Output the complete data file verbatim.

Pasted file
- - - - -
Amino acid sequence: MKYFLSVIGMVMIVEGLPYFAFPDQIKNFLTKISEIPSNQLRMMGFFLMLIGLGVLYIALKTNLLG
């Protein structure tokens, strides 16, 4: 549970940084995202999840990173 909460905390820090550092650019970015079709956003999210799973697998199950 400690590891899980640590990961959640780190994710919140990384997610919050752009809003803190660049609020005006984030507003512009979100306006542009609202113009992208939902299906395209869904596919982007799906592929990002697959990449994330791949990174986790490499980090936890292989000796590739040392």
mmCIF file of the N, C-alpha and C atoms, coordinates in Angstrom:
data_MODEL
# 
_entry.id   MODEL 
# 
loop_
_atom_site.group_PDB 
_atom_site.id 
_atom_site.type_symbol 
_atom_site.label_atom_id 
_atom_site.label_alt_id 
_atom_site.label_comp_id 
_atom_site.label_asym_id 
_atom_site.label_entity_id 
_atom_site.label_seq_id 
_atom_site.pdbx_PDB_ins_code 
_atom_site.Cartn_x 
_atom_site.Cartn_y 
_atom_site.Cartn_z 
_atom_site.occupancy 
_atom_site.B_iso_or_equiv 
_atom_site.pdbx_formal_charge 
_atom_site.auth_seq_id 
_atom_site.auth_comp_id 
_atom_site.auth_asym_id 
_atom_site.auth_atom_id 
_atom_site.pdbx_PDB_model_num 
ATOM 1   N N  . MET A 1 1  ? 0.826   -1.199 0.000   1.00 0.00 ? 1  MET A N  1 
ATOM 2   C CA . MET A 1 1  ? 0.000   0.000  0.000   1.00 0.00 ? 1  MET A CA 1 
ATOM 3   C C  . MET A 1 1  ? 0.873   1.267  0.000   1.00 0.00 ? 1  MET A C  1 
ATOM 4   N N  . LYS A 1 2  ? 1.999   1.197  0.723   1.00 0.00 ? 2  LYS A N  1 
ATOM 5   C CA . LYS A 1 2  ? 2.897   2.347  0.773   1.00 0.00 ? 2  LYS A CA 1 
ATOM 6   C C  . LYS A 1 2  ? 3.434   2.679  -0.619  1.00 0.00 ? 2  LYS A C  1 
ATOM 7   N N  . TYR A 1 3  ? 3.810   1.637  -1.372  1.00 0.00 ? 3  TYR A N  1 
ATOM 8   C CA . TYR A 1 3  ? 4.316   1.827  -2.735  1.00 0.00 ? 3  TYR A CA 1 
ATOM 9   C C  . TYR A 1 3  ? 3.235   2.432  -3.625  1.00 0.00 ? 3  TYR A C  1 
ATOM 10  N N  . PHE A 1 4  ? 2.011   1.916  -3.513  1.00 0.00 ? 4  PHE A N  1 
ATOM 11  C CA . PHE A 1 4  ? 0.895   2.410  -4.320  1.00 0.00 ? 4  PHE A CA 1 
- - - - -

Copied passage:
Amino acid sequence: MKYFLSVIGMVMIVEGLPYFAFPDQIKNFLTKISEIPSNQLRMMGFFLMLIGLGVLYIALKTNLLG
């Protein structure tokens, strides 16, 4: 549970940084995202999840990173 909460905390820090550092650019970015079709956003999210799973697998199950 400690590891899980640590990961959640780190994710919140990384997610919050752009809003803190660049609020005006984030507003512009979100306006542009609202113009992208939902299906395209869904596919982007799906592929990002697959990449994330791949990174986790490499980090936890292989000796590739040392």
mmCIF file of the N, C-alpha and C atoms, coordinates in Angstrom:
data_MODEL
# 
_entry.id   MODEL 
# 
loop_
_atom_site.group_PDB 
_atom_site.id 
_atom_site.type_symbol 
_atom_site.label_atom_id 
_atom_site.label_alt_id 
_atom_site.label_comp_id 
_atom_site.label_asym_id 
_atom_site.label_entity_id 
_atom_site.label_seq_id 
_atom_site.pdbx_PDB_ins_code 
_atom_site.Cartn_x 
_atom_site.Cartn_y 
_atom_site.Cartn_z 
_atom_site.occupancy 
_atom_site.B_iso_or_equiv 
_atom_site.pdbx_formal_charge 
_atom_site.auth_seq_id 
_atom_site.auth_comp_id 
_atom_site.auth_asym_id 
_atom_site.auth_atom_id 
_atom_site.pdbx_PDB_model_num 
ATOM 1   N N  . MET A 1 1  ? 0.826   -1.199 0.000   1.00 0.00 ? 1  MET A N  1 
ATOM 2   C CA . MET A 1 1  ? 0.000   0.000  0.000   1.00 0.00 ? 1  MET A CA 1 
ATOM 3   C C  . MET A 1 1  ? 0.873   1.267  0.000   1.00 0.00 ? 1  MET A C  1 
ATOM 4   N N  . LYS A 1 2  ? 1.999   1.197  0.723   1.00 0.00 ? 2  LYS A N  1 
ATOM 5   C CA . LYS A 1 2  ? 2.897   2.347  0.773   1.00 0.00 ? 2  LYS A CA 1 
ATOM 6   C C  . LYS A 1 2  ? 3.434   2.679  -0.619  1.00 0.00 ? 2  LYS A C  1 
ATOM 7   N N  . TYR A 1 3  ? 3.810   1.637  -1.372  1.00 0.00 ? 3  TYR A N  1 
ATOM 8   C CA . TYR A 1 3  ? 4.316   1.827  -2.735  1.00 0.00 ? 3  TYR A CA 1 
ATOM 9   C C  . TYR A 1 3  ? 3.235   2.432  -3.625  1.00 0.00 ? 3  TYR A C  1 
ATOM 10  N N  . PHE A 1 4  ? 2.011   1.916  -3.513  1.00 0.00 ? 4  PHE A N  1 
ATOM 11  C CA . PHE A 1 4  ? 0.895   2.410  -4.320  1.00 0.00 ? 4  PHE A CA 1 